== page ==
Updated: Sep 19, 2020
At the Lillian Parker Wallace Lecture on Sept. 23, 2019, Meredith College welcomed one of the most influential and controversial figures of our time to its stage at Meymandi Concert Hall: the 107th Supreme Court Associate Justice Ruth Bader Ginsburg. Born and raised in Brooklyn, New York, Justice Ginsburg has been breaking barriers for women and men alike for decades. She was nominated to the US Supreme Court by President Bill Clinton in June of 1993, and, after being confirmed by the US Senate with only three votes against her, became the second-ever female Supreme Court justice.
Meredith alumna Anne Bryan, whose graduating class founded the Wallace Lecture Endowment, was the first at the podium to introduce the event. Meredith College President Jo Allen then acknowledged Justice Ginsburg as the recipient of the ceremonial Meredith College Woman of Achievement Award, and proceeded to welcome the justice to stage. RBG was interviewed by Suzanne Reynolds, a class of 1971 alumna and former dean of Wake Forest University School of Law.
One of Justice Ginsburg’s messages was the importance of seeing more women on the Supreme Court. Justice Ginsburg has been quoted as saying that there will be enough women on the Supreme Court “when there are nine.” Her defense of this quote is that there have been nine men sitting on the Supreme Court, and no one seemed to bat an eye, so why would having nine women be any different? Justice Sonia Sotomayor and Justice Elena Kagan now sit on the bench to help bring Justice Ginsburg closer to an all-women reality. These three women on the Supreme Court make up one third of the nine seats. Justice Ginsburg calls Sotomayor and Kagan her “sisters in-law” and is pleased that they are there to stay.
Justice Ginsburg received two important pieces of advice from her mother, Cecila Ginsburg: “Be independent, and be a lady.” Justice Ginsburg explained that being independent meant it was okay if she found ‘prince charming,’ but she needed to know how to fend for herself. Being a lady meant that she shouldn’t waste time on emotions that would not get her anywhere. Justice Ginsburg took this advice to heard during the 1970s when she brought six cases concerning gender discrimination before the Supreme Court. Justice Ginsburg likened herself to “a kindergarten teacher” because, at the time, the sitting Supreme Court Justices didn’t believe sex-based discrimination existed. Ginsburg went on to win five out of the six cases she brought in front of the Supreme Court. However, she saw these victories as only small triumphs on the long path to ending sex based discrimination for all.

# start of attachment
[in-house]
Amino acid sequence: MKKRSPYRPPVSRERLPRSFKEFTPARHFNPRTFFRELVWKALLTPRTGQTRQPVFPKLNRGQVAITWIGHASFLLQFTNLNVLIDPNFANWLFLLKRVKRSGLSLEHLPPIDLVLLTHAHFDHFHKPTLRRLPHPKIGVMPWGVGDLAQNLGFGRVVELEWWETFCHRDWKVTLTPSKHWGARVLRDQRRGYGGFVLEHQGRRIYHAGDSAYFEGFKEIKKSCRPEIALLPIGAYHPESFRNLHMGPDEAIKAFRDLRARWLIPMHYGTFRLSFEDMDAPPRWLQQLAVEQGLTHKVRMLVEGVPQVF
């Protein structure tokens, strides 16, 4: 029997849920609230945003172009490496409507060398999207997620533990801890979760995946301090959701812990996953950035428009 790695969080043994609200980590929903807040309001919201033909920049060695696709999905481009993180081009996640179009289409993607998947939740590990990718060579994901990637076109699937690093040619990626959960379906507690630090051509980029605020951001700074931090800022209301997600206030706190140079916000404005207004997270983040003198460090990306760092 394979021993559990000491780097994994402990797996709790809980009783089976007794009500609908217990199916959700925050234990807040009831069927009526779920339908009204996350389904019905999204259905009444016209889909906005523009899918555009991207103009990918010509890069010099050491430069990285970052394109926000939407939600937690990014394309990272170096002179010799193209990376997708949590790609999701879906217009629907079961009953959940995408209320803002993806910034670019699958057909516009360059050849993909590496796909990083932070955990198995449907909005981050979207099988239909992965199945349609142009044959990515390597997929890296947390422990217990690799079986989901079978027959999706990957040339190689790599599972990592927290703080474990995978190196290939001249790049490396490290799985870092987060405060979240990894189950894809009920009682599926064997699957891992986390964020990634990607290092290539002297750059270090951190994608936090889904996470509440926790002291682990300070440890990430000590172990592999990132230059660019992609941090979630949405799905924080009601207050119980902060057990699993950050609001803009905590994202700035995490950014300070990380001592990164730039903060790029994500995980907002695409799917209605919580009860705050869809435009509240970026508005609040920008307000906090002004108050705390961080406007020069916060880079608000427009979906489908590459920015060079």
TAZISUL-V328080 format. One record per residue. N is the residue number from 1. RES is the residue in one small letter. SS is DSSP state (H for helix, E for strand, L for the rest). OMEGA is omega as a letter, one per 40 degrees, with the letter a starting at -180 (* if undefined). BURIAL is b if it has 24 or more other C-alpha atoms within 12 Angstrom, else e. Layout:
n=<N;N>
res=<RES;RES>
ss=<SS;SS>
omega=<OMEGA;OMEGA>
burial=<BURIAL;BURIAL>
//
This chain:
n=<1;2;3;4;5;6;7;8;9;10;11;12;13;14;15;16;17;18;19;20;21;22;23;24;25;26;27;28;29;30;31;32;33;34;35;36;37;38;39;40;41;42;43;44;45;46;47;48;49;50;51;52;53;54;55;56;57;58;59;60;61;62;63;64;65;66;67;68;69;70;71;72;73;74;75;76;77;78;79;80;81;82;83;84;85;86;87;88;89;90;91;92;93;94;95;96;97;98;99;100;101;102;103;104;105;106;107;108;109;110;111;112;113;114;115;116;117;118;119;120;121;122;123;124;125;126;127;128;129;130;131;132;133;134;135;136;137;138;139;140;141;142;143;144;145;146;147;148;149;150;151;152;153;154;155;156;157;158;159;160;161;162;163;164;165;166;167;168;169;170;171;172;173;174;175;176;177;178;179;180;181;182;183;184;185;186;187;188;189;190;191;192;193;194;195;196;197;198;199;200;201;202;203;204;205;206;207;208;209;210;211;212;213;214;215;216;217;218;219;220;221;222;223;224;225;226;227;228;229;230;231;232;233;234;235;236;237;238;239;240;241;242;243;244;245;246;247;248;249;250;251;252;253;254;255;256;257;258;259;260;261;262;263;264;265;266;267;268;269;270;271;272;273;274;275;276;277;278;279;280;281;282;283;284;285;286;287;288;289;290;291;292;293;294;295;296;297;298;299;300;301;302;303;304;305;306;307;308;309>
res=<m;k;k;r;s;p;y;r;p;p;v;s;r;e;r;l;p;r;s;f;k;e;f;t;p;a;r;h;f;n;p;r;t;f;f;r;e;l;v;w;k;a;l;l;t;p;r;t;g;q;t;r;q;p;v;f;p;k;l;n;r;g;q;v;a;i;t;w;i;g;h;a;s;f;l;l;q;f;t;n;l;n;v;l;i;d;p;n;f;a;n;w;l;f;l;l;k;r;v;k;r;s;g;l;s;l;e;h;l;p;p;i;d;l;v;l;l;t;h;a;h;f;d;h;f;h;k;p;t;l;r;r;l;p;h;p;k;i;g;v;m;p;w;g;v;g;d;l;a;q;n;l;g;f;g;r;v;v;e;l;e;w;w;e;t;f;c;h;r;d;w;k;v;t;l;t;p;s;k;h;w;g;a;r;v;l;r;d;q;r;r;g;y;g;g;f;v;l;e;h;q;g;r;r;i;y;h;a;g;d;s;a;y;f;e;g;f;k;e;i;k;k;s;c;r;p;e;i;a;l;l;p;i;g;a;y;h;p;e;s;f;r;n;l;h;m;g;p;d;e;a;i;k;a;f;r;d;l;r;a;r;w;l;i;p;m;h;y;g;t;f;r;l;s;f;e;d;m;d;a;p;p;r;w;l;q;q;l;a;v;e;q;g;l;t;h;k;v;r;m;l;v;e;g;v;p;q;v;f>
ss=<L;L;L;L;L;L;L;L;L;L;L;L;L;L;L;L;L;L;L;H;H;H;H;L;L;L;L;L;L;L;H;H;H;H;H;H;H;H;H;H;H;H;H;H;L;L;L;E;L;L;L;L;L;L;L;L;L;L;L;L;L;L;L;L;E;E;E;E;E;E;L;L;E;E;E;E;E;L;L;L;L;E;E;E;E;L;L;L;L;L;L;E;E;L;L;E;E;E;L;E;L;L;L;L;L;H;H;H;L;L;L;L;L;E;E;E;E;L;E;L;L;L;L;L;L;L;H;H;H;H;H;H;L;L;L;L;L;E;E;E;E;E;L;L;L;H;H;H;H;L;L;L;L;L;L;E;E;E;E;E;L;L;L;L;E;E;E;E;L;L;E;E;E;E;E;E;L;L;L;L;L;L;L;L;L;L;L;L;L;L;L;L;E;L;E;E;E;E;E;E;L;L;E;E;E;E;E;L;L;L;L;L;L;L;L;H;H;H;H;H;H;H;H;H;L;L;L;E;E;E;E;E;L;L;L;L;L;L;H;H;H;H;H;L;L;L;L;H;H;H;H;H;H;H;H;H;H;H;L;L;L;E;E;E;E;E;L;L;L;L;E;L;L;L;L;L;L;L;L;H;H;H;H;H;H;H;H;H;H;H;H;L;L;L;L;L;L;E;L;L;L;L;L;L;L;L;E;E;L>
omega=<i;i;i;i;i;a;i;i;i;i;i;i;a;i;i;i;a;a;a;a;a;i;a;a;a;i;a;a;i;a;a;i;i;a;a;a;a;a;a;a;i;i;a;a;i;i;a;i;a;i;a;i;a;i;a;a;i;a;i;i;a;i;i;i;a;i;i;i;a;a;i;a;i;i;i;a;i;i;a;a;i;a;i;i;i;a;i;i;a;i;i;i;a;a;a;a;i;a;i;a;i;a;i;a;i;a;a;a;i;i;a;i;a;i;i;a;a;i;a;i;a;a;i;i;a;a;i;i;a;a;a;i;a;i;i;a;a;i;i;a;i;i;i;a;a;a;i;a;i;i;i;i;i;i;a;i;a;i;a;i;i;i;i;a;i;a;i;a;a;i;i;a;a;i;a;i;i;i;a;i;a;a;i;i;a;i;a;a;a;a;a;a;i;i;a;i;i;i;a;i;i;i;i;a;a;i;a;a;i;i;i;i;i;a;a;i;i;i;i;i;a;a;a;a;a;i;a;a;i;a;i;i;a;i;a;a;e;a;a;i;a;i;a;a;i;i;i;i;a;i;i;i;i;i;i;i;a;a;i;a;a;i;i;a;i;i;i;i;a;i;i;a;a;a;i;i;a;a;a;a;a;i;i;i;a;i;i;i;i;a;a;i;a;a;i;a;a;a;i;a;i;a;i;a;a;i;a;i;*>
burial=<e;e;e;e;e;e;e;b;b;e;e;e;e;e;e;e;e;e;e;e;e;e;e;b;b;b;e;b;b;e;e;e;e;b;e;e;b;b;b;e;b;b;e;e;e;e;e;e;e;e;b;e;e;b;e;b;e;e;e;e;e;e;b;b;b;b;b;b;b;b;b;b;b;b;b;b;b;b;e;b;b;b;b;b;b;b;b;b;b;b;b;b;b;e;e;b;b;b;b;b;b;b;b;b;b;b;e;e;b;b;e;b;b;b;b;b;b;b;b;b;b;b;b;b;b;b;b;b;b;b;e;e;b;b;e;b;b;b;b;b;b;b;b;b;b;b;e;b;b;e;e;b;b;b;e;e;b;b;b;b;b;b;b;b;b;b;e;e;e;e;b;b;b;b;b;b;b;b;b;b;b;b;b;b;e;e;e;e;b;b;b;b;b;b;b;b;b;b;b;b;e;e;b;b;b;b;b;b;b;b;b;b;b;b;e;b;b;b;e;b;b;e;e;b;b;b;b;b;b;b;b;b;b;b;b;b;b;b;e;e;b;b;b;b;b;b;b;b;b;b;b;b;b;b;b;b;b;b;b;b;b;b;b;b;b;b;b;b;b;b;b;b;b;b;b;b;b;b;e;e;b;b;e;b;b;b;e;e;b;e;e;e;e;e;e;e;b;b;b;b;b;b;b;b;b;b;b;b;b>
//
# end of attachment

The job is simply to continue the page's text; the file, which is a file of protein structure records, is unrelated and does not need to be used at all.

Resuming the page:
Justice Ginsburg restated to the audience the advice she’d given Meredith College students earlier that afternoon: “Do something that is outside yourself, something that will make things better in your community for people less fortunate than you are, things that will bring people together instead of dividing them.” She mentioned that if you have something you are truly passionate about or have talent for, you should use that gift for the betterment of our society, whether it be your passion for saving the environment or continuing the fight against remaining discrimination, for example.
Justice Ginsburg has spent 26 years years on the Supreme Court, and she shows no signs of slowing down. She didn’t lose momentum on her journey through law school in the 1950s, nor while raising her children, helping her husband Marty Ginsburg as he battled testicular cancer or her later battles with cancer herself in 1999 and 2009. Despite battling cancer twice, Justice Ginsburg is still physically active as well as mentally. She and her personal trainer, Bryant Johnson, have been training together since her first battle with pancreatic cancer in 1999.
The Lillian Parker Wallace Lecture “A Conversation With Ruth Bader Ginsburg” was a once-in-a-lifetime opportunity that delivered a historic and memorable message to the Meredith College community. To students at a place where women are encouraged to “Go Strong,” Justice Ginsburg has proven what can happen when someone seeks change and fights for what they believe is right.
By Rachel Van Horne, Staff Writer, and Mimi Mays, Editor in Chief